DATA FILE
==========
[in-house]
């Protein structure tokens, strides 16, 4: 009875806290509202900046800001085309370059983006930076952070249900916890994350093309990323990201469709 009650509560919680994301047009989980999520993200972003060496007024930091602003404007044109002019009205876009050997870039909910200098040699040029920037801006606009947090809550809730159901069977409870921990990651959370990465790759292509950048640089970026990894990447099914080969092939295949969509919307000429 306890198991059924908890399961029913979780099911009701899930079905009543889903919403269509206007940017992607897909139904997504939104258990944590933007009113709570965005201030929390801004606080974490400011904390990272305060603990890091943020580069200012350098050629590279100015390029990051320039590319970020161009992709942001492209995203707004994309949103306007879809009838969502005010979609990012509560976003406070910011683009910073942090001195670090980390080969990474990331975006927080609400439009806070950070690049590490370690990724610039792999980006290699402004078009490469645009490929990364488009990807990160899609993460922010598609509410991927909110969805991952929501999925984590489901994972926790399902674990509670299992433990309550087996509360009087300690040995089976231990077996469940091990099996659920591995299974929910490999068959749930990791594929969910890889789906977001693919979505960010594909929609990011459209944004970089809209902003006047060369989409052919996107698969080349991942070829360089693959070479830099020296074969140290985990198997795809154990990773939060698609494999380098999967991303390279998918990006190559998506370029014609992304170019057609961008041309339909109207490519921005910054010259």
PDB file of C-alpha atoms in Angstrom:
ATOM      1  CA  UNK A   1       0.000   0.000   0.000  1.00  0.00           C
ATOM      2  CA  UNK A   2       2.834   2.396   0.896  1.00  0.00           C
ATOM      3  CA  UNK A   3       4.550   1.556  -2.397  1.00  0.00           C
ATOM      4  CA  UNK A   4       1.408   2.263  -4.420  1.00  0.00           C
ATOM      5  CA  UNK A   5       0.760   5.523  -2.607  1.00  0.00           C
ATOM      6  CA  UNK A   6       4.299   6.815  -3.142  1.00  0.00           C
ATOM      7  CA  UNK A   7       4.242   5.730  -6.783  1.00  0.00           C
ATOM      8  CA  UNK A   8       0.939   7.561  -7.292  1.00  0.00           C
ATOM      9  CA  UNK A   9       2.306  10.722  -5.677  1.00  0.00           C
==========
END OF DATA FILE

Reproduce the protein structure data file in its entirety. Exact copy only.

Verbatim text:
[in-house]
């Protein structure tokens, strides 16, 4: 009875806290509202900046800001085309370059983006930076952070249900916890994350093309990323990201469709 009650509560919680994301047009989980999520993200972003060496007024930091602003404007044109002019009205876009050997870039909910200098040699040029920037801006606009947090809550809730159901069977409870921990990651959370990465790759292509950048640089970026990894990447099914080969092939295949969509919307000429 306890198991059924908890399961029913979780099911009701899930079905009543889903919403269509206007940017992607897909139904997504939104258990944590933007009113709570965005201030929390801004606080974490400011904390990272305060603990890091943020580069200012350098050629590279100015390029990051320039590319970020161009992709942001492209995203707004994309949103306007879809009838969502005010979609990012509560976003406070910011683009910073942090001195670090980390080969990474990331975006927080609400439009806070950070690049590490370690990724610039792999980006290699402004078009490469645009490929990364488009990807990160899609993460922010598609509410991927909110969805991952929501999925984590489901994972926790399902674990509670299992433990309550087996509360009087300690040995089976231990077996469940091990099996659920591995299974929910490999068959749930990791594929969910890889789906977001693919979505960010594909929609990011459209944004970089809209902003006047060369989409052919996107698969080349991942070829360089693959070479830099020296074969140290985990198997795809154990990773939060698609494999380098999967991303390279998918990006190559998506370029014609992304170019057609961008041309339909109207490519921005910054010259």
PDB file of C-alpha atoms in Angstrom:
ATOM      1  CA  UNK A   1       0.000   0.000   0.000  1.00  0.00           C
ATOM      2  CA  UNK A   2       2.834   2.396   0.896  1.00  0.00           C
ATOM      3  CA  UNK A   3       4.550   1.556  -2.397  1.00  0.00           C
ATOM      4  CA  UNK A   4       1.408   2.263  -4.420  1.00  0.00           C
ATOM      5  CA  UNK A   5       0.760   5.523  -2.607  1.00  0.00           C
ATOM      6  CA  UNK A   6       4.299   6.815  -3.142  1.00  0.00           C
ATOM      7  CA  UNK A   7       4.242   5.730  -6.783  1.00  0.00           C
ATOM      8  CA  UNK A   8       0.939   7.561  -7.292  1.00  0.00           C
ATOM      9  CA  UNK A   9       2.306  10.722  -5.677  1.00  0.00           C